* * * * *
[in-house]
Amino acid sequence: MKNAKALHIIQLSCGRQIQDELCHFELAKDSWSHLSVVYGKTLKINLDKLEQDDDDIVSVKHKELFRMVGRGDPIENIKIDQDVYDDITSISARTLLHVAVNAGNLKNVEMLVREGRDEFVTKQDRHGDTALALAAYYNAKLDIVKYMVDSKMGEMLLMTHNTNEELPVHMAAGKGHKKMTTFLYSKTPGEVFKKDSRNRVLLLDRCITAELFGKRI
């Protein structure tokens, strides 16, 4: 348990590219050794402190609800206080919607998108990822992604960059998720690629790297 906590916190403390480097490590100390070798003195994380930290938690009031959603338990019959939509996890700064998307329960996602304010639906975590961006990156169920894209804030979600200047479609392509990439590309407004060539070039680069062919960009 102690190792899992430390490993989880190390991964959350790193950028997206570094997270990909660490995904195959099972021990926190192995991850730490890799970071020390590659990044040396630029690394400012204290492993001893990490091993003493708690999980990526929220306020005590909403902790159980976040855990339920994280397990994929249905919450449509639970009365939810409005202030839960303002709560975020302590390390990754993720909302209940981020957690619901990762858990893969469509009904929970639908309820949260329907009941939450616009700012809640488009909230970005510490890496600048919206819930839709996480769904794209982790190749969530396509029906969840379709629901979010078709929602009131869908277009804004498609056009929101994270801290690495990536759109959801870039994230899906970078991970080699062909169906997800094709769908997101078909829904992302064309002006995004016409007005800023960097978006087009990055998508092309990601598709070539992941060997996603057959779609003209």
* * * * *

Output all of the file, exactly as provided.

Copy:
[in-house]
Amino acid sequence: MKNAKALHIIQLSCGRQIQDELCHFELAKDSWSHLSVVYGKTLKINLDKLEQDDDDIVSVKHKELFRMVGRGDPIENIKIDQDVYDDITSISARTLLHVAVNAGNLKNVEMLVREGRDEFVTKQDRHGDTALALAAYYNAKLDIVKYMVDSKMGEMLLMTHNTNEELPVHMAAGKGHKKMTTFLYSKTPGEVFKKDSRNRVLLLDRCITAELFGKRI
């Protein structure tokens, strides 16, 4: 348990590219050794402190609800206080919607998108990822992604960059998720690629790297 906590916190403390480097490590100390070798003195994380930290938690009031959603338990019959939509996890700064998307329960996602304010639906975590961006990156169920894209804030979600200047479609392509990439590309407004060539070039680069062919960009 102690190792899992430390490993989880190390991964959350790193950028997206570094997270990909660490995904195959099972021990926190192995991850730490890799970071020390590659990044040396630029690394400012204290492993001893990490091993003493708690999980990526929220306020005590909403902790159980976040855990339920994280397990994929249905919450449509639970009365939810409005202030839960303002709560975020302590390390990754993720909302209940981020957690619901990762858990893969469509009904929970639908309820949260329907009941939450616009700012809640488009909230970005510490890496600048919206819930839709996480769904794209982790190749969530396509029906969840379709629901979010078709929602009131869908277009804004498609056009929101994270801290690495990536759109959801870039994230899906970078991970080699062909169906997800094709769908997101078909829904992302064309002006995004016409007005800023960097978006087009990055998508092309990601598709070539992941060997996603057959779609003209």